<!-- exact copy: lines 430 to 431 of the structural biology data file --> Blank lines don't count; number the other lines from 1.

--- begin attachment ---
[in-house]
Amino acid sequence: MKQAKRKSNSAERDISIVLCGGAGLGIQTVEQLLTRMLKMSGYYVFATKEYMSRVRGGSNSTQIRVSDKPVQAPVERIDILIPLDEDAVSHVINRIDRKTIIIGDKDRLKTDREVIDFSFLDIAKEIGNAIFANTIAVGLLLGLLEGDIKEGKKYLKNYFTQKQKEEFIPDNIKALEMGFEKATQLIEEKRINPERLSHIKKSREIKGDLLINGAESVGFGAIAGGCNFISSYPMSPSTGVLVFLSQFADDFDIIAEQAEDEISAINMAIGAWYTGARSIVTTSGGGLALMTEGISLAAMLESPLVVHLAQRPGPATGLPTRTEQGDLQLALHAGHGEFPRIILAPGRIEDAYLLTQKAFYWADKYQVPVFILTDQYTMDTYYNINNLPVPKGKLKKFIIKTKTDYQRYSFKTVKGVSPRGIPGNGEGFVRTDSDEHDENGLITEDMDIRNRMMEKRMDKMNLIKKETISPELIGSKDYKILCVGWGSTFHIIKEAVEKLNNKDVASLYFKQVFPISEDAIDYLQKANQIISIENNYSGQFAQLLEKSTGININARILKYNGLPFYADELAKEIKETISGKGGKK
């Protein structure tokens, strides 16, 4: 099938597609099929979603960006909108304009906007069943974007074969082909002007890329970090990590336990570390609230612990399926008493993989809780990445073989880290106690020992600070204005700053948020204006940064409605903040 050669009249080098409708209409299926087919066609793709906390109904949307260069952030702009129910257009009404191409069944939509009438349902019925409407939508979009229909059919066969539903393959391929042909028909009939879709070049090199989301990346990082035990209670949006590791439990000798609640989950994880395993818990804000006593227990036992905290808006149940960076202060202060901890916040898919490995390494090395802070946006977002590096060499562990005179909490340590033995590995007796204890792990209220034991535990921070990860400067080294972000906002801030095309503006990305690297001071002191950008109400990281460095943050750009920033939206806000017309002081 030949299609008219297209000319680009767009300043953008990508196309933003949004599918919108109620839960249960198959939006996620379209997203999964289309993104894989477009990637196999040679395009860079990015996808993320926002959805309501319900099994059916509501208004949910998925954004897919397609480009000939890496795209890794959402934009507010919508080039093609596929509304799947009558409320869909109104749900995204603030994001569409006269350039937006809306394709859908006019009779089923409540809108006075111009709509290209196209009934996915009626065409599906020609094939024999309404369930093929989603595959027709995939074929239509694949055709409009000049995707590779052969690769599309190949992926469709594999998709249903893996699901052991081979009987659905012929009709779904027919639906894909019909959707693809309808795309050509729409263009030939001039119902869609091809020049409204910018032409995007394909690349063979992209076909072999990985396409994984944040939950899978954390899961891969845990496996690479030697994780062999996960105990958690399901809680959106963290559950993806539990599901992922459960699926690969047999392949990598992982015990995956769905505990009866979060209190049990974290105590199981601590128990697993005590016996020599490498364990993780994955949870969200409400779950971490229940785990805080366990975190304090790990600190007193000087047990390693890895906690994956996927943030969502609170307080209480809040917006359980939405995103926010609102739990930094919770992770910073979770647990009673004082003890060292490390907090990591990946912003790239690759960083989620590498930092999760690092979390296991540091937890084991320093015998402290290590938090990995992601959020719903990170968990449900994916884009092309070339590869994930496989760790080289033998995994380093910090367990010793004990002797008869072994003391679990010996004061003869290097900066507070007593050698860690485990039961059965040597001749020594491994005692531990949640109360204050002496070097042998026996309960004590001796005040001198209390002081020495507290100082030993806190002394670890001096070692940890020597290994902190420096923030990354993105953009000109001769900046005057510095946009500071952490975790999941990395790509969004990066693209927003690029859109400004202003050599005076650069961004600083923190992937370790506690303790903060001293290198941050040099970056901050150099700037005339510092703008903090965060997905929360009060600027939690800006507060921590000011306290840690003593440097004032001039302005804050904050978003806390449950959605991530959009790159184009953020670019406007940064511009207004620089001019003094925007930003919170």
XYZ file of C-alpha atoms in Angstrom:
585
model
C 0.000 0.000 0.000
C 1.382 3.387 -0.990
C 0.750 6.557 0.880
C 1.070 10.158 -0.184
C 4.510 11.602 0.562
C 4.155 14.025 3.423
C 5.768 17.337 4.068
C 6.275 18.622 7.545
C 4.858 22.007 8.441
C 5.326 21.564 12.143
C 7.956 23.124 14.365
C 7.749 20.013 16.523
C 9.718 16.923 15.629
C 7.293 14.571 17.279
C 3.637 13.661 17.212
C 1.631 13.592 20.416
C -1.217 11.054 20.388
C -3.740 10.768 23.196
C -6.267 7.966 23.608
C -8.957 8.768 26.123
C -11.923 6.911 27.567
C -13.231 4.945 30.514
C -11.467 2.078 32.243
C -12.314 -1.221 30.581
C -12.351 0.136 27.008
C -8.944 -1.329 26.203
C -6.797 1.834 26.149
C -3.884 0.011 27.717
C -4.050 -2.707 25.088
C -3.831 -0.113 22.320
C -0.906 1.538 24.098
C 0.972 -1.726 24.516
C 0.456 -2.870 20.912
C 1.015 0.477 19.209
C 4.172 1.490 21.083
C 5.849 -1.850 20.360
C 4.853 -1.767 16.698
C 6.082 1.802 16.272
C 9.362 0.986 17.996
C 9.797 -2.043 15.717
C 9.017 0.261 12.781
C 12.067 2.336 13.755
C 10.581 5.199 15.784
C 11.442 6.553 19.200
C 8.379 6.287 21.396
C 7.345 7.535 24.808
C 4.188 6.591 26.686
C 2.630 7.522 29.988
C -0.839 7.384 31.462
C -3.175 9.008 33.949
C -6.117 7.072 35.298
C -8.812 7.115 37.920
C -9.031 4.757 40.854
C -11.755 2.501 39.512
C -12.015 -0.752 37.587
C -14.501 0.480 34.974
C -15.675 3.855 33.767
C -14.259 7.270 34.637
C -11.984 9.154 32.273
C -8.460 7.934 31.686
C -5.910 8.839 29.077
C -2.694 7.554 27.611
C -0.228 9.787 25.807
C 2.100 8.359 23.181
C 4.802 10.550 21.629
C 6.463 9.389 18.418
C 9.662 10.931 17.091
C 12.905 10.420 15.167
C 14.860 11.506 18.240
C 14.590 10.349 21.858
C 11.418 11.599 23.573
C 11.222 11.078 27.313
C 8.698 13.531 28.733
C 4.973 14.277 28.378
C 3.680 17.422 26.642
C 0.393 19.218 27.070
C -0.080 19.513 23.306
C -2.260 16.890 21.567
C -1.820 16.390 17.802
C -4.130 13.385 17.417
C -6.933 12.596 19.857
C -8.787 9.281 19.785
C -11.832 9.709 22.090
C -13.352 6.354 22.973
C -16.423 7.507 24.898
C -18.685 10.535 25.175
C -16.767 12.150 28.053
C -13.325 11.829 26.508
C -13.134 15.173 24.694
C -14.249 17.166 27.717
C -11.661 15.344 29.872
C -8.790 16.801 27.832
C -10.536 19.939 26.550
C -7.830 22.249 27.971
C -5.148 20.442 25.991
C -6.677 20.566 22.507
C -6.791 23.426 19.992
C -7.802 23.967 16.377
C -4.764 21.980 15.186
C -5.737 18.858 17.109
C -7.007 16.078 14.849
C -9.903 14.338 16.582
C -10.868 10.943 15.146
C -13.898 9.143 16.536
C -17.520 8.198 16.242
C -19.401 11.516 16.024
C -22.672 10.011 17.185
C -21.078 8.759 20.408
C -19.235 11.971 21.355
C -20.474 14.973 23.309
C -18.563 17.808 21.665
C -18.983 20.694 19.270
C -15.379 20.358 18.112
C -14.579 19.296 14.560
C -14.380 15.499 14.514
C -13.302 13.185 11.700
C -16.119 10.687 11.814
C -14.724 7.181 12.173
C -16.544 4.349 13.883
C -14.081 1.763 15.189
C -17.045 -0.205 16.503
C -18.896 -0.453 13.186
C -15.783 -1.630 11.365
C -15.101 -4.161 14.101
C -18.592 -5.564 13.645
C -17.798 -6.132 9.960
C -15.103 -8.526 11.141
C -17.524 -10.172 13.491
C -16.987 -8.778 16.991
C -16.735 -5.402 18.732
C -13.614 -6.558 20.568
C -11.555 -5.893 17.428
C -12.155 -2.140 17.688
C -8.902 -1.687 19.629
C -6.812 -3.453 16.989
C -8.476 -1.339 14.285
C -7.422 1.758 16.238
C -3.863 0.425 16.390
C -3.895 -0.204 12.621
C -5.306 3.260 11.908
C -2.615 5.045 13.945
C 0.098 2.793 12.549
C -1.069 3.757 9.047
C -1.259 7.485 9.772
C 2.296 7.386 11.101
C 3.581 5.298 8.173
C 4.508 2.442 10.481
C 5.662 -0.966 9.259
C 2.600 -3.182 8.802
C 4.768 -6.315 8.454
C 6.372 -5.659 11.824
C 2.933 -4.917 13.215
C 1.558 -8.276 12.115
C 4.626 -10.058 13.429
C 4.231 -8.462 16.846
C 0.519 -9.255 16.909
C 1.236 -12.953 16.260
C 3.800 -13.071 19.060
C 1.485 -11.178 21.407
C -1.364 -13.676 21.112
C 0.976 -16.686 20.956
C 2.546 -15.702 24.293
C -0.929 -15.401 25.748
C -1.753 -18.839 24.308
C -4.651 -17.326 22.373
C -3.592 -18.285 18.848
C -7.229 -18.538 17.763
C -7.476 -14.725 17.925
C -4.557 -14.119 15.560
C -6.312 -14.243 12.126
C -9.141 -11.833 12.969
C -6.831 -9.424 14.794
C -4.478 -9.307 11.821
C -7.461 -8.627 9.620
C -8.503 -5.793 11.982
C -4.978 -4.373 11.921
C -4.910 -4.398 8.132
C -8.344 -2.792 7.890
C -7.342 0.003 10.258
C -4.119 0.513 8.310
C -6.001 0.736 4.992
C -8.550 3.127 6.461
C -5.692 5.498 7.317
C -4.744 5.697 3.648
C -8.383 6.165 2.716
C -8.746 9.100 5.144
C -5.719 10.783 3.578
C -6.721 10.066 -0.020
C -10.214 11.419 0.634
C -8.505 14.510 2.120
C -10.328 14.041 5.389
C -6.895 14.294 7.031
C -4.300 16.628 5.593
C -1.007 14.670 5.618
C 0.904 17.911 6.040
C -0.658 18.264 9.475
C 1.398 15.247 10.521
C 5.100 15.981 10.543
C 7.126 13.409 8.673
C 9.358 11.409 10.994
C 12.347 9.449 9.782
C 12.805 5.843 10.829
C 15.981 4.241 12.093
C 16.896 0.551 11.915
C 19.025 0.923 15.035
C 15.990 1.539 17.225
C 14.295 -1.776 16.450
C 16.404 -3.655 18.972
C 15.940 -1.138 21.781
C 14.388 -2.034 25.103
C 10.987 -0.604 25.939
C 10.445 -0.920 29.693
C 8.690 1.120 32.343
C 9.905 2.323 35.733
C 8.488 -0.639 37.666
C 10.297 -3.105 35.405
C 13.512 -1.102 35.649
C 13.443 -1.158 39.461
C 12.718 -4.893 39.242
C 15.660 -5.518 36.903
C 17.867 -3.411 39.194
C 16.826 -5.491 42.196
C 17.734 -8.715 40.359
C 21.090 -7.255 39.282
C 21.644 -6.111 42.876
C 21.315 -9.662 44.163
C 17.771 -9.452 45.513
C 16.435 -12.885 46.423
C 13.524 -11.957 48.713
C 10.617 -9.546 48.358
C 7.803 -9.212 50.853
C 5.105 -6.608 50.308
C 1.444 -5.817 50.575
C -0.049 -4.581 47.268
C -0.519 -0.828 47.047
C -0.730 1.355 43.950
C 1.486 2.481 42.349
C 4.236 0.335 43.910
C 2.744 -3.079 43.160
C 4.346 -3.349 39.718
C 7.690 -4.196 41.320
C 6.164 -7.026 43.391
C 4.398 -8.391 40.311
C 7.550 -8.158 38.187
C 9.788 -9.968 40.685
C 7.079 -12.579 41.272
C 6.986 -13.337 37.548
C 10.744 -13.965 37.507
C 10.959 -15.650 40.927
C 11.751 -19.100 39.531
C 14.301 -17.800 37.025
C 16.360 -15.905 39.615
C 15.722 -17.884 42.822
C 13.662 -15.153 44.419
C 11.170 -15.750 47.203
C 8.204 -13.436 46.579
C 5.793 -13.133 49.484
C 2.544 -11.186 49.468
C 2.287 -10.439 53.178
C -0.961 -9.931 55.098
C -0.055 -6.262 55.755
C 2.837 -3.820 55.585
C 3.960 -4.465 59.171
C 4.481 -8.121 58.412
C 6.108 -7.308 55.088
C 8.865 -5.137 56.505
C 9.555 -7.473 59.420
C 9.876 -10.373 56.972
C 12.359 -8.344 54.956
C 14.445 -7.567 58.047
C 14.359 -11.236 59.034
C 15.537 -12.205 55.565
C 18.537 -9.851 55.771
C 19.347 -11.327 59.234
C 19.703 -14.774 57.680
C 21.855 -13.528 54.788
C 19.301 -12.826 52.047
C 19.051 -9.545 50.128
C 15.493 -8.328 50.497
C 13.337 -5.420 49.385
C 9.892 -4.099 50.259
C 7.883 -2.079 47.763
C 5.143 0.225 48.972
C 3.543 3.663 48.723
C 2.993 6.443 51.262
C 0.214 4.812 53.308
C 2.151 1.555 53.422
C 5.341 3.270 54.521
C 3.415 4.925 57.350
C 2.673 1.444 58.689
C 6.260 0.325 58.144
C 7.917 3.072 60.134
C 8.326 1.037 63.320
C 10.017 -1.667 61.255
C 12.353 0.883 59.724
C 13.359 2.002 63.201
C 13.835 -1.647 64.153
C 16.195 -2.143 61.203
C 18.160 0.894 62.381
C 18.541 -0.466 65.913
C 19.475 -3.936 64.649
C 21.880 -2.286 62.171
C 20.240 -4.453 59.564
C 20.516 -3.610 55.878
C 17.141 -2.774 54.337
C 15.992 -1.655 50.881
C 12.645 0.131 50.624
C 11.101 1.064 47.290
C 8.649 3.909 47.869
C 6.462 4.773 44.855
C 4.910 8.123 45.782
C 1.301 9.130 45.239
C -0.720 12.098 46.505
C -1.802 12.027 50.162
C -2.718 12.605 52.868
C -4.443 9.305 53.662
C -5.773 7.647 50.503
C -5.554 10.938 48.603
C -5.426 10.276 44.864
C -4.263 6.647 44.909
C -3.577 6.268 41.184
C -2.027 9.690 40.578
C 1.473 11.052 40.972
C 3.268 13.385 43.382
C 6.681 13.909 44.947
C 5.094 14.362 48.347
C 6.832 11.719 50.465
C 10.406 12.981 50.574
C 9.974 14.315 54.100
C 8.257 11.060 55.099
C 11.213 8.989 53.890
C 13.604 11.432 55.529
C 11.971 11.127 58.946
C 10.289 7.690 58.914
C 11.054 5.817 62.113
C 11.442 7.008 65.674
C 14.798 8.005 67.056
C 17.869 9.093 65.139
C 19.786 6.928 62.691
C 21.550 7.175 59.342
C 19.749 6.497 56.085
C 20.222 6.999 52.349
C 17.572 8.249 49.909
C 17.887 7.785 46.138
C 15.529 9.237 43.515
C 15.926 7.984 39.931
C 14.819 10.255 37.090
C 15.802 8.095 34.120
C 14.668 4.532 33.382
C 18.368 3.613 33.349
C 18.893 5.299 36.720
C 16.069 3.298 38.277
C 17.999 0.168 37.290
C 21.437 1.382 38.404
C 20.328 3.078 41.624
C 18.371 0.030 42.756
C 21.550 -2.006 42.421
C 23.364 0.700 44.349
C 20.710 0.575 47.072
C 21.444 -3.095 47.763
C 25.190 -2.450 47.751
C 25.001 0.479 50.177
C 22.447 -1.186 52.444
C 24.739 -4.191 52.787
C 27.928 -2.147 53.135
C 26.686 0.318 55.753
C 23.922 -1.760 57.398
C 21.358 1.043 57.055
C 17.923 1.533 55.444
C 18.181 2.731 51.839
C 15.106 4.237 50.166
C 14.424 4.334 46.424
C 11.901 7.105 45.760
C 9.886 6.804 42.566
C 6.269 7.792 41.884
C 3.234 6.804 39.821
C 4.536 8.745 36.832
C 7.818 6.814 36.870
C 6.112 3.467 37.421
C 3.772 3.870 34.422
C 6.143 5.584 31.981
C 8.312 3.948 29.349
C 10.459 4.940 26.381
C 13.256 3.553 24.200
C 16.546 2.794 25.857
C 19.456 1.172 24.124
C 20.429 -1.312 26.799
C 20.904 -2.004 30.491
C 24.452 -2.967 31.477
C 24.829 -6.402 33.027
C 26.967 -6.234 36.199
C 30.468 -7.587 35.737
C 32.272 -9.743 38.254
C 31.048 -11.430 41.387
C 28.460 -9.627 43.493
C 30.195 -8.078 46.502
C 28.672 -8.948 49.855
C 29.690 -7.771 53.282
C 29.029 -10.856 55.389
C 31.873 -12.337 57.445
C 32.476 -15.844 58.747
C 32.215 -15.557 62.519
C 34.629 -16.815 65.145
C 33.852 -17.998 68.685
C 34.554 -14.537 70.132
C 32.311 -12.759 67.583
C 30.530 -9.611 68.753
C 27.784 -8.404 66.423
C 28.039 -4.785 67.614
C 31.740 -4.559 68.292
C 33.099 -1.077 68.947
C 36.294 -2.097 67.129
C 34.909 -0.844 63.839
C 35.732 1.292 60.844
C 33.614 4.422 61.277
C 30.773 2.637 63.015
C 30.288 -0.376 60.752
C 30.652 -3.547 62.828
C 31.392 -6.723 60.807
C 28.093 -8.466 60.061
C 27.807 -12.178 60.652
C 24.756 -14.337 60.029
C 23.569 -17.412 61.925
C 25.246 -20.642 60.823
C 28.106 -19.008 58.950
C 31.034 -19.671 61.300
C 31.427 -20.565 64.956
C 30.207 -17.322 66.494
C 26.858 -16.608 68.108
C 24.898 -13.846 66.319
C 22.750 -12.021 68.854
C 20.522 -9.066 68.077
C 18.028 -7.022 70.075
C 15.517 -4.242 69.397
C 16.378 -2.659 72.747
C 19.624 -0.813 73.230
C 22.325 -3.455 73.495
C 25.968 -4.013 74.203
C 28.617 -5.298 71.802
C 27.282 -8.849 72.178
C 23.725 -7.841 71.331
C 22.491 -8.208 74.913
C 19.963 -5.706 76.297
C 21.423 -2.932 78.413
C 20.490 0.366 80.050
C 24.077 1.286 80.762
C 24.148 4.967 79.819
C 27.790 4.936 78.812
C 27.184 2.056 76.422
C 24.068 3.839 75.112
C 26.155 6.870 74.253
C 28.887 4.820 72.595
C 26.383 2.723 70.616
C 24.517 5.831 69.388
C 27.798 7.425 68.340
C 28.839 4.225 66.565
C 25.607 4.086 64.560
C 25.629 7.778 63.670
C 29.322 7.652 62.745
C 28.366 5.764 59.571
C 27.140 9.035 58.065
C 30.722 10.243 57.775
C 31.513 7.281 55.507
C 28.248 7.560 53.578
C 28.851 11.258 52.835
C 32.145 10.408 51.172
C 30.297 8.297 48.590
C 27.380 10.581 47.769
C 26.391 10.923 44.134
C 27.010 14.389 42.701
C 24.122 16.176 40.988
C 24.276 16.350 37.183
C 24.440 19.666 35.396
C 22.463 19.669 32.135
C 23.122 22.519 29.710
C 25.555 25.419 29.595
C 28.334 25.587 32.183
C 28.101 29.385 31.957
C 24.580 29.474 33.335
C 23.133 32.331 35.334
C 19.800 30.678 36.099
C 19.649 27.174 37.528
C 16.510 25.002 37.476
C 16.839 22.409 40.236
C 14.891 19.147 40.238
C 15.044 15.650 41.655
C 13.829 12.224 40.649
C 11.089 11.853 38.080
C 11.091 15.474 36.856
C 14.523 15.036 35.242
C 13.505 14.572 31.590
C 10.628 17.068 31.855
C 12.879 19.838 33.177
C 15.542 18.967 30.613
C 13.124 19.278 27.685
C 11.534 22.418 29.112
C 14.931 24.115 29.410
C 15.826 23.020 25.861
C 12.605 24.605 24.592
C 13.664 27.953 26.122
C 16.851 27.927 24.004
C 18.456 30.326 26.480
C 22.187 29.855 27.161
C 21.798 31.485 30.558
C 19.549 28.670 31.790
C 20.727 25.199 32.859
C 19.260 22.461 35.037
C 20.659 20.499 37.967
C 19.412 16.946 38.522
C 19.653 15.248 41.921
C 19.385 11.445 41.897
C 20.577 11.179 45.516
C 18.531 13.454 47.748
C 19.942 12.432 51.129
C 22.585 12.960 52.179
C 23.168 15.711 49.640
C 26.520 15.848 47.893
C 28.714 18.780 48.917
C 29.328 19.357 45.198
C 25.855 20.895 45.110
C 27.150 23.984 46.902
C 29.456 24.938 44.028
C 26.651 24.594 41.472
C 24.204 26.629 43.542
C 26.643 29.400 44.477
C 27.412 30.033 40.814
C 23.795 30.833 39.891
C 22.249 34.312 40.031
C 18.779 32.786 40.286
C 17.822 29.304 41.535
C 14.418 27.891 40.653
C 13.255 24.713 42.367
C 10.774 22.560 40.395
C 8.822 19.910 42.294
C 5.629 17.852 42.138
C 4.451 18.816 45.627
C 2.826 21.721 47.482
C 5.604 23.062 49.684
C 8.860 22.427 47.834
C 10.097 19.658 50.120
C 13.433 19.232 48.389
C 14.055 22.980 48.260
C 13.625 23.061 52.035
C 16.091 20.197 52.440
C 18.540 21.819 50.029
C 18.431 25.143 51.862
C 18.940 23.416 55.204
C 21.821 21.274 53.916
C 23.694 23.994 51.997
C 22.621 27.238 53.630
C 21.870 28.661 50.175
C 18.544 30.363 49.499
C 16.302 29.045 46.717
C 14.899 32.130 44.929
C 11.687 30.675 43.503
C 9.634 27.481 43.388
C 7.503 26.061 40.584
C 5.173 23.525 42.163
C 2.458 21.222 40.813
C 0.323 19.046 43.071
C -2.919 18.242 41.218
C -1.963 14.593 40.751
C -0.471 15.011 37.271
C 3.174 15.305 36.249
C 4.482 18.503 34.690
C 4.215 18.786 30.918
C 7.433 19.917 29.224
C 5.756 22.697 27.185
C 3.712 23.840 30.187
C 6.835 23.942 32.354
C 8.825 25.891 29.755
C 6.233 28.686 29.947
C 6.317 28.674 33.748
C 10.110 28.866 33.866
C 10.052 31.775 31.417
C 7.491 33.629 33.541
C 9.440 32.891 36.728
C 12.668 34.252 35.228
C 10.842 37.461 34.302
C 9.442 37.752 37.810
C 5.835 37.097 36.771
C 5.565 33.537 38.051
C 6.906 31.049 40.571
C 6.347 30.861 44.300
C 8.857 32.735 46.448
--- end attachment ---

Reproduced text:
C 25.246 -20.642 60.823
C 28.106 -19.008 58.950